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REVERSE VENDING ASSOCS. v. TOMRA SYS. US

March 10, 1987

Reverse Vending Associates
v.
Tomra Systems US, INc. and A/S Tomra Systems



The opinion of the court was delivered by: BRODERICK

 BRODERICK, J.

 Plaintiff Reverse Vending Associates brings this diversity action against defendants A/S Tomra Systems and Tomra United States, Inc. Presently before this Court is defendant A/S Tomra Systems' motion to dismiss pursuant to Rule 12(b)(2) of the Federal Rules of Civil Procedure on the ground that this Court lacks personal jurisdiction over it. Defendant's motion will be granted.

 A/S Tomra Systems ("Tomra Norway") is a corporation organized and existing under the laws of Norway with its principal place of business in Asker, Norway. Tomra Norway manufactures at its European facilities reverse vending machines which are capable of receiving used aluminum cans for recycling as aluminum scrap. Tomra Norway has never manufactured or sold reverse vending machines in the United States. It has never sought nor obtained a certificate of authority, or other license, to transact business in Pennsylvania, or in any other state of the United States. Nor has it ever maintained any place of business, salesman or employee at any location in the United States. It has never maintained a telephone listing in any Pennsylvania directory. It has no property, and maintains no bank accounts or other assets, in Pennsylvania. Also, it has never paid any type of taxes to Pennsylvania, and has never appointed any entity in Pennsylvania to act as its agent for service of process.

 Tomra Norway is the parent corporation of its wholly owned subsidiary Tomra United States, Inc. ("Tomra U.S."). Tomra U.S. is a Georgia corporation with its principal place of business in Atlanta. Established in 1983, Tomra U.S. is the sole distributor of its parent's product in the United States. Tomra U.S. solicits from its customers in this country orders for the purchase of reverse vending machines. It purchases the components for the machines at arm's length prices from its parent. It then assembles and sells the machines in the United States, and also services the machines. Tomra U.S. has never been given any license from its parent. Furthermore, Tomra U.S. has a different board of directors and different officers than Tomra Norway. Each board keeps complete and distinct minutes of their meetings.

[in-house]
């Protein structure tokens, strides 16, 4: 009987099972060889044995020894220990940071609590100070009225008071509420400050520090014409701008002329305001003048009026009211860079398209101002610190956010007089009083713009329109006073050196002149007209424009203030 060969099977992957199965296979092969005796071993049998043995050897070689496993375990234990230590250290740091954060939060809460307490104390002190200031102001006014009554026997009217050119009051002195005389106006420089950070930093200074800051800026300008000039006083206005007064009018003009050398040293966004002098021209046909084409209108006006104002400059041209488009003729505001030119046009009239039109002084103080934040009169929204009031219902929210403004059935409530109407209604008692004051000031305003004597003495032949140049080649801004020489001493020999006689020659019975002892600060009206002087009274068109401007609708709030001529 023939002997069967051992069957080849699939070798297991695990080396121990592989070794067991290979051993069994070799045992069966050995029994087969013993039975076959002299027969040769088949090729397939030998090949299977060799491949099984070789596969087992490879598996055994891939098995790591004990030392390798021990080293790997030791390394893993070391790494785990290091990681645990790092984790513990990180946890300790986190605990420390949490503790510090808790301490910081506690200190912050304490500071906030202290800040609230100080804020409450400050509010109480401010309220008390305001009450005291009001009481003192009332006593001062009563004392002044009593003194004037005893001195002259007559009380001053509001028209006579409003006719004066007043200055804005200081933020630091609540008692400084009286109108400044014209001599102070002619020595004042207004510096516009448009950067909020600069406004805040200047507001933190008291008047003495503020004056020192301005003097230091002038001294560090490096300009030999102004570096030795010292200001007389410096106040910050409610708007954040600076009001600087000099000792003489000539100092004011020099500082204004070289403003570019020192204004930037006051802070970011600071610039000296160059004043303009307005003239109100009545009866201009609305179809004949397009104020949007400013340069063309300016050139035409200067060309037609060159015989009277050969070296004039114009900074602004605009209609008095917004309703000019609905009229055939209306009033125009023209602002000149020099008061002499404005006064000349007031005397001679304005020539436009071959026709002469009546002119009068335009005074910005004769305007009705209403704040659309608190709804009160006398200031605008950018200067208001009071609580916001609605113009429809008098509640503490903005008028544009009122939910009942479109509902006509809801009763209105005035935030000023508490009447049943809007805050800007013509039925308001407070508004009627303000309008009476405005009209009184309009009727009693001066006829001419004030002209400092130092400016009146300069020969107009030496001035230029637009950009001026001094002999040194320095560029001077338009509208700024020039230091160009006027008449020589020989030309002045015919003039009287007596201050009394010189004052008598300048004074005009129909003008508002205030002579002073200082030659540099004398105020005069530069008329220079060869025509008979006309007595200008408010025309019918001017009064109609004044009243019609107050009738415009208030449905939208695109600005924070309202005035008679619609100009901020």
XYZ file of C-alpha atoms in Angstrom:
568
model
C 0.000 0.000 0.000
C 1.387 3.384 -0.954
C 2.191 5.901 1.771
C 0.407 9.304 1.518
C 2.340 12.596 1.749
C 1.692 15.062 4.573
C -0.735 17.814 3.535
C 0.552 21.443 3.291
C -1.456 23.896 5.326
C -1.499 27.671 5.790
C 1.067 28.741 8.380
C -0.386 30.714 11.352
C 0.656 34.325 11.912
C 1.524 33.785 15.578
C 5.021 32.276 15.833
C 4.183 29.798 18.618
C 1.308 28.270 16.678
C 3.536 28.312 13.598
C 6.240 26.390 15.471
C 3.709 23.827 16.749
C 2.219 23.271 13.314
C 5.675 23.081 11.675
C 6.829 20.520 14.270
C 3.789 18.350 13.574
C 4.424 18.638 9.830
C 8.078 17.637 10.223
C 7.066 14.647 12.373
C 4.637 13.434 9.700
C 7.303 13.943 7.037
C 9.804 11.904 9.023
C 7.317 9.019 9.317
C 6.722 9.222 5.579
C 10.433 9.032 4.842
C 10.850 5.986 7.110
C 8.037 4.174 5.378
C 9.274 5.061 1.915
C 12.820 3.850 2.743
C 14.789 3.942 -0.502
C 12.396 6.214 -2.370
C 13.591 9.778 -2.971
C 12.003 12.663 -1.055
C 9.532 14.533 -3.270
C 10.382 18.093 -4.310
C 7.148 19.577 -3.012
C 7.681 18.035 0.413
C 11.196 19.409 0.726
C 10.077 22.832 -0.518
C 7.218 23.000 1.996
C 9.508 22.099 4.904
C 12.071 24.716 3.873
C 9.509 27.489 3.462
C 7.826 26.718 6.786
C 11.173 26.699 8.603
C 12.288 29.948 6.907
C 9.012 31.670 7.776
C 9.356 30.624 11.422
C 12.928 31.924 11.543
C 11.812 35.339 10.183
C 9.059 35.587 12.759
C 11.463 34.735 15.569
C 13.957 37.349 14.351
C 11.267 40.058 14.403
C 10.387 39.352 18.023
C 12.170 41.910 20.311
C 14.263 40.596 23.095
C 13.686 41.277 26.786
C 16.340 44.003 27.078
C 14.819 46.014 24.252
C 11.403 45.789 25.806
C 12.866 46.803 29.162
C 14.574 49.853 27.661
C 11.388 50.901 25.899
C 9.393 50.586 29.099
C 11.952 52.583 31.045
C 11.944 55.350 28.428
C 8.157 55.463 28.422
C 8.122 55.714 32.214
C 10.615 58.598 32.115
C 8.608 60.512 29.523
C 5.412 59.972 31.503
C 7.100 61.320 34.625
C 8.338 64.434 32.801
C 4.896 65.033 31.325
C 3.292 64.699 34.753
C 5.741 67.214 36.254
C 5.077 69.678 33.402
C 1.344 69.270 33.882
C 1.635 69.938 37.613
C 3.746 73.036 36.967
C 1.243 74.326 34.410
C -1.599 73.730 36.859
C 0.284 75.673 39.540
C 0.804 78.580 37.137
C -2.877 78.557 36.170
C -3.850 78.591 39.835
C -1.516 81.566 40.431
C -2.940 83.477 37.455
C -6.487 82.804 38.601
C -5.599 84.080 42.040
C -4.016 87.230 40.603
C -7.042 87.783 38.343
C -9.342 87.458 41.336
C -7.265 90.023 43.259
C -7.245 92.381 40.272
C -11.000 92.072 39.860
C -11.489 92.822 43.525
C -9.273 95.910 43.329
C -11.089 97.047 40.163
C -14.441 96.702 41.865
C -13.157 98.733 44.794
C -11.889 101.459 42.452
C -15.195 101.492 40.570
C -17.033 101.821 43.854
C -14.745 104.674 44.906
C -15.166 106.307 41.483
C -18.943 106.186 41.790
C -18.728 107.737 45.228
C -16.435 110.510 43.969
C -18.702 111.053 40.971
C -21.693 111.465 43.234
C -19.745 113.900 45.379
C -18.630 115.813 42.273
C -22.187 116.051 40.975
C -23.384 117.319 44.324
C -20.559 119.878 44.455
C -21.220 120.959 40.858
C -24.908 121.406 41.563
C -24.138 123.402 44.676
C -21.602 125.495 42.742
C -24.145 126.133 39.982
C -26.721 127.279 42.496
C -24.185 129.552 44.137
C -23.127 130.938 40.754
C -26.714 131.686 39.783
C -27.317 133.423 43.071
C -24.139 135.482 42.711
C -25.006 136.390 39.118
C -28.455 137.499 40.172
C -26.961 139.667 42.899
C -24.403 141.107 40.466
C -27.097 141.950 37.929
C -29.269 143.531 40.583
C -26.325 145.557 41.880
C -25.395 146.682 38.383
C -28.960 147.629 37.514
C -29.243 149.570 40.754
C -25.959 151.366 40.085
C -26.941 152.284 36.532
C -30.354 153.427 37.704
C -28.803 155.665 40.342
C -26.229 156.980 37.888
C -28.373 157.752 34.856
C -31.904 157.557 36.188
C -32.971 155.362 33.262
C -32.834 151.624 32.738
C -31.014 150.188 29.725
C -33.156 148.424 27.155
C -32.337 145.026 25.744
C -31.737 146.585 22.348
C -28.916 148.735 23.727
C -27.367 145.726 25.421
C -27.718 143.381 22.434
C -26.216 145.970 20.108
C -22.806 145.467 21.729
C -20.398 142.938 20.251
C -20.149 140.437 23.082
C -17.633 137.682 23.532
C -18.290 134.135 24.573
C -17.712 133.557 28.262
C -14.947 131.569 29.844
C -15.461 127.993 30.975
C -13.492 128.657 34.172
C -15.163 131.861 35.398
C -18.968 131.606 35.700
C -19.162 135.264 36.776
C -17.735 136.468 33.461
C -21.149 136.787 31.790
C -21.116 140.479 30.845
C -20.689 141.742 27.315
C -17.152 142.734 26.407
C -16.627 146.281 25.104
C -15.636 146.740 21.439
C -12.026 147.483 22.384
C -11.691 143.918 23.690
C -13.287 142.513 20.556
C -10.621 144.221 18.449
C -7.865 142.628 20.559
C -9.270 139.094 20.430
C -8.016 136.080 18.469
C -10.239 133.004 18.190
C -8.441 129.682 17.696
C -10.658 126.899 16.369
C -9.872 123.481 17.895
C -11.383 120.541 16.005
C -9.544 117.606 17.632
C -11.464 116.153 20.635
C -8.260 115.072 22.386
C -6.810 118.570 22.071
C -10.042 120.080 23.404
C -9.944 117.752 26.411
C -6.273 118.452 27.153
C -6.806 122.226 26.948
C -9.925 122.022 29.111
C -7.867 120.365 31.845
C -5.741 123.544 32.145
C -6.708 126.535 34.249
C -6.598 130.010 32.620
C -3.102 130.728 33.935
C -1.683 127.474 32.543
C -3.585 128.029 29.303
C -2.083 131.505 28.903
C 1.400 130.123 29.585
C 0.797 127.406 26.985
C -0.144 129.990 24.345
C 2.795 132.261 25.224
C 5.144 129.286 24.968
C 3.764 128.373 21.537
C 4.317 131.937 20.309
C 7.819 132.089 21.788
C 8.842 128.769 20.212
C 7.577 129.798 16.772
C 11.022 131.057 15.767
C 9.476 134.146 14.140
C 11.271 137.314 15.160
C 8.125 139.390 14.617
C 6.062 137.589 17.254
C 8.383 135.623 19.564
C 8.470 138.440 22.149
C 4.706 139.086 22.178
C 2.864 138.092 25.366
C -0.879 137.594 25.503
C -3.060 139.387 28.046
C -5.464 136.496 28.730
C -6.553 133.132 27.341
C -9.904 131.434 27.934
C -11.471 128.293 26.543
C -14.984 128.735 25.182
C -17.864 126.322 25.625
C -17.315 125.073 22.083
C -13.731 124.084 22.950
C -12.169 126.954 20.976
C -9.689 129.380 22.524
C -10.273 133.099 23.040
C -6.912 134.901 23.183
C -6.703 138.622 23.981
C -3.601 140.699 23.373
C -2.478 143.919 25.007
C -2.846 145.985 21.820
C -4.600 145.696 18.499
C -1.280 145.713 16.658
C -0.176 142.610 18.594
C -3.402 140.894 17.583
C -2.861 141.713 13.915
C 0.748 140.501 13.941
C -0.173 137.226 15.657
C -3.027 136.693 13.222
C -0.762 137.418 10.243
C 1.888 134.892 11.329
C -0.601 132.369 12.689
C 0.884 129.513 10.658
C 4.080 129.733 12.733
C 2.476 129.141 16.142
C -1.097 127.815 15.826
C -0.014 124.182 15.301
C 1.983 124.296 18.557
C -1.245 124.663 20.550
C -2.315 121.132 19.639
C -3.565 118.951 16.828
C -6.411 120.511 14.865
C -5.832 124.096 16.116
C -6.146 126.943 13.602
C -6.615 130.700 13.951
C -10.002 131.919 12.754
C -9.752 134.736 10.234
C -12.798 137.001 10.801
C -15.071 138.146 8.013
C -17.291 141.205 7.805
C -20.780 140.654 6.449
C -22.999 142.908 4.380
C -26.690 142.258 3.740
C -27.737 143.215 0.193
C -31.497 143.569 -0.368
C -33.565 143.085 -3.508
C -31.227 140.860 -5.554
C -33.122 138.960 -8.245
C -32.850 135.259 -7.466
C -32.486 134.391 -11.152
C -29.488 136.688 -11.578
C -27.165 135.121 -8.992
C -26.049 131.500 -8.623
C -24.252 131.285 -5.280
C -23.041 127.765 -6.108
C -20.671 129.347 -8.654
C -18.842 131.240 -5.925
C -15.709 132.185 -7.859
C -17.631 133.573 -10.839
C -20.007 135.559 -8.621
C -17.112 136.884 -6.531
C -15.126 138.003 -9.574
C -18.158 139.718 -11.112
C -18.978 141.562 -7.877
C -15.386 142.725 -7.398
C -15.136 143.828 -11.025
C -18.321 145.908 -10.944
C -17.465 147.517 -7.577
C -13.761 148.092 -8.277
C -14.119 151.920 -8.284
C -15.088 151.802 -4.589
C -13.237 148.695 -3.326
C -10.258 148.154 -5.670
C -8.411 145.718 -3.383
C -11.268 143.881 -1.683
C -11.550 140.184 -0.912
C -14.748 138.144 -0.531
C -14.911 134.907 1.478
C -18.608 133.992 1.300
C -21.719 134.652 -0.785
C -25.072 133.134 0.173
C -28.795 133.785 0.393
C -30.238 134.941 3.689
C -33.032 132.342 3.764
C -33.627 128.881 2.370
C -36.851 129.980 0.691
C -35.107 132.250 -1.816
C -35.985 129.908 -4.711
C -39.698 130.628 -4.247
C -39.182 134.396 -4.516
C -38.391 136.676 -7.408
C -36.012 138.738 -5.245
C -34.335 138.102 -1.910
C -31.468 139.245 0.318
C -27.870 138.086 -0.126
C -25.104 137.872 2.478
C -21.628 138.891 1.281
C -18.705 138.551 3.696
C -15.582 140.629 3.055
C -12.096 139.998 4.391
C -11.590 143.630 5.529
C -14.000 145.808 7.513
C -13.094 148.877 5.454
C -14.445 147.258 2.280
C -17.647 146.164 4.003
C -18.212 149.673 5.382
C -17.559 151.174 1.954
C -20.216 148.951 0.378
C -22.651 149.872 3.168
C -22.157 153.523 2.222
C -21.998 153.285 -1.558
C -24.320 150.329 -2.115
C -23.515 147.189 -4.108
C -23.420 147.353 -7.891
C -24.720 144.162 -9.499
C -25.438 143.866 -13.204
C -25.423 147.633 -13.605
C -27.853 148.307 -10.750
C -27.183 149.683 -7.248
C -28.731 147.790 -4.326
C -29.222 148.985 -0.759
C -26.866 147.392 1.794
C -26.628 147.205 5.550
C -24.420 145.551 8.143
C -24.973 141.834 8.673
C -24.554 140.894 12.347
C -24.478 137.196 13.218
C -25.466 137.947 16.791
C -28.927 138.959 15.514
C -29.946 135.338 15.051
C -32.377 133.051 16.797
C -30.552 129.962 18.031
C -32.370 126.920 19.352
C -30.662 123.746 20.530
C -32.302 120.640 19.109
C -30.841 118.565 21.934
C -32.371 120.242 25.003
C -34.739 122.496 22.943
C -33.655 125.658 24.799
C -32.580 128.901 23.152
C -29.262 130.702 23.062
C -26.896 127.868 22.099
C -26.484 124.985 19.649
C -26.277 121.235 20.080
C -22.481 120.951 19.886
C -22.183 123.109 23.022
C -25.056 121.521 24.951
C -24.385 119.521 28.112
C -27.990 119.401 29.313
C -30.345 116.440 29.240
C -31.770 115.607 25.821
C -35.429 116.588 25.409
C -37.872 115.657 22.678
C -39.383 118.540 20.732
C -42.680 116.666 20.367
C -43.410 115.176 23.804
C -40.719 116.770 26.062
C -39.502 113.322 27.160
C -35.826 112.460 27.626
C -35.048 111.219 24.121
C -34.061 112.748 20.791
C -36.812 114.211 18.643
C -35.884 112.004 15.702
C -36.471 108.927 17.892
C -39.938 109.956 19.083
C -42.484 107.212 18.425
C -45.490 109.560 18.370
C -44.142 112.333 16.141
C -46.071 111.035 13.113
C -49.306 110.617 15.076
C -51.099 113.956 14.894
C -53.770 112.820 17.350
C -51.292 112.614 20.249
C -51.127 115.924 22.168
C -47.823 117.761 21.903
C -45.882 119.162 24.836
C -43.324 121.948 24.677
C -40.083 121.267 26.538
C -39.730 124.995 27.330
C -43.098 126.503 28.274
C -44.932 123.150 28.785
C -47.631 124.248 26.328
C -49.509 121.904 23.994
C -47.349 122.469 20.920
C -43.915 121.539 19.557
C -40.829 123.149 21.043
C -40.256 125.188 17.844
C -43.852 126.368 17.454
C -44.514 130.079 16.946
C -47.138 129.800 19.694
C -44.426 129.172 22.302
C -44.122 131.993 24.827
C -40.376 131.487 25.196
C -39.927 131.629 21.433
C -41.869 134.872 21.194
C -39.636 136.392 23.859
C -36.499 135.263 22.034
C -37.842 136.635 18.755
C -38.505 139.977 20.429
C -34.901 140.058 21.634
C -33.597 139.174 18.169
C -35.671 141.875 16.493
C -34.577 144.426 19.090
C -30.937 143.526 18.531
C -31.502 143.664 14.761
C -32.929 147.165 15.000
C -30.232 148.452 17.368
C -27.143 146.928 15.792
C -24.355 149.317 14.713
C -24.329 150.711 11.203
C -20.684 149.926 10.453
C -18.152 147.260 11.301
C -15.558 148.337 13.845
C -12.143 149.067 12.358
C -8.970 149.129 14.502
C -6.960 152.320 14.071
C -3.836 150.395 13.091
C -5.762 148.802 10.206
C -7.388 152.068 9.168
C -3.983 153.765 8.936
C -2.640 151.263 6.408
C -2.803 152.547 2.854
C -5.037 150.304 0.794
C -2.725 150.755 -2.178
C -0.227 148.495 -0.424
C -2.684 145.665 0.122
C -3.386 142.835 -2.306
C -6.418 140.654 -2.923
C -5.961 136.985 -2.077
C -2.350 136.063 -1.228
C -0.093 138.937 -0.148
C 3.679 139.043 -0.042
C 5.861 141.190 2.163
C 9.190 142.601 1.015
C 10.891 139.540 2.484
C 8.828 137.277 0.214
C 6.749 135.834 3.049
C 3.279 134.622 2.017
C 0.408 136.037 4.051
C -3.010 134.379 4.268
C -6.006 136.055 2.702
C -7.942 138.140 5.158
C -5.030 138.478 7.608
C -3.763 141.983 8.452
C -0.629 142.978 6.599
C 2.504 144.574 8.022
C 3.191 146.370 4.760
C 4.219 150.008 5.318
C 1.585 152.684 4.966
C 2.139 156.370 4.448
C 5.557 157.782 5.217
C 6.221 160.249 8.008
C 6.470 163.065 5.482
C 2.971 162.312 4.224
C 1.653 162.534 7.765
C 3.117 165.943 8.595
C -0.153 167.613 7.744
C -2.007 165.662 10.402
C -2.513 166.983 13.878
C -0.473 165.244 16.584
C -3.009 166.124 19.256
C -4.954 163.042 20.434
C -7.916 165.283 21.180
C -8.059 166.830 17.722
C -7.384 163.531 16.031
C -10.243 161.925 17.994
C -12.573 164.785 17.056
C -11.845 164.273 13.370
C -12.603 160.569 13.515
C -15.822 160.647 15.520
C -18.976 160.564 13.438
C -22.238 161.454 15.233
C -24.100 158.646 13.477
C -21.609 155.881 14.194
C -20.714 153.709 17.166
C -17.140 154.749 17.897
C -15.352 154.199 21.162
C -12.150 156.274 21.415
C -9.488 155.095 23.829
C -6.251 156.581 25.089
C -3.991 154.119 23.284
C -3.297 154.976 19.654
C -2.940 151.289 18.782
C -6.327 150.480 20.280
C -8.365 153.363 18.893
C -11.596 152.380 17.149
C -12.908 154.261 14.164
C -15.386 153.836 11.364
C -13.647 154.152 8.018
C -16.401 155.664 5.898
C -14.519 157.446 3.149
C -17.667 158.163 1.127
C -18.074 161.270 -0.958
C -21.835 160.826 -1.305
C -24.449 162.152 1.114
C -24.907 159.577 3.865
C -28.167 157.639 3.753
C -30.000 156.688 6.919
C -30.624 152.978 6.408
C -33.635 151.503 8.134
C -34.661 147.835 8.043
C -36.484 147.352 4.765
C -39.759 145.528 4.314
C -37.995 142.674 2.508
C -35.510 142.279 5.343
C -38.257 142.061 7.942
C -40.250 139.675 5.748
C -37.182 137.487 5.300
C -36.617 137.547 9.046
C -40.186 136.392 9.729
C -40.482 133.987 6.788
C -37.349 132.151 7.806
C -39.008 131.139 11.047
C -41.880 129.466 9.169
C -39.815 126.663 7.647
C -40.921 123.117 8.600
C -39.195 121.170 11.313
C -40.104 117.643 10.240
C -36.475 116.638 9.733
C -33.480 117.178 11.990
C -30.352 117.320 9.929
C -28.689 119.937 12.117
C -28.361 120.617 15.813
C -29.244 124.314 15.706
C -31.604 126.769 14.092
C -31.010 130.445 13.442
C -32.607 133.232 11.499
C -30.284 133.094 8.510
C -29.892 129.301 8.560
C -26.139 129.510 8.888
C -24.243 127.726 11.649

Plaintiff Reverse Vending Associates ("RVA"), a Pennsylvania limited partnership, entered into two contracts with Tomra U.S. Tomra Norway's role in these transactions pivots upon its unconditional guaranty of full and punctual performance by its subsidiary. Tomra Norway's President executed the guaranty in Norway.

 Under Pennsylvania's long-arm statute, 42 Pa.Cons.Stat. Ann. § 5301, et seq. (Purdon's 1981 and Supp. 1986), there are two bases by which a non-resident defendant may become subject to the jurisdiction of this Court. The first, "general jurisdiction", exists when a non-resident defendant is carrying on "a continuous and systematic part of its general business within [the] Commonwealth." 42 Pa.Cons.Stat.Ann. § 5301. The second, "specific" or forum related jurisdiction, exists when a non-resident defendant does any of the acts specifically set forth in the statute, limited to causes of action arising out of or related to the defendant's forum related activities. 42 Pa.Cons.Stat.Ann. § 5322. Furthermore, under Pennsylvania's long-arm statute, a court may exercise specific jurisdiction over a person to the fullest extent allowed under the Constitution of the United States, and may base its jurisdiction on the most minimum contact with Pennsylvania allowed under the Constitution. 42 Pa.Cons.Stat.Ann. § 5322(b). Thus, the reach of the Pennsylvania long-arm statute is coextensive with the due process clause of the Constitution. Dollar Savings Bank v. First Security Bank of Utah, 746 F.2d 208, 211 (3d Cir. 1984).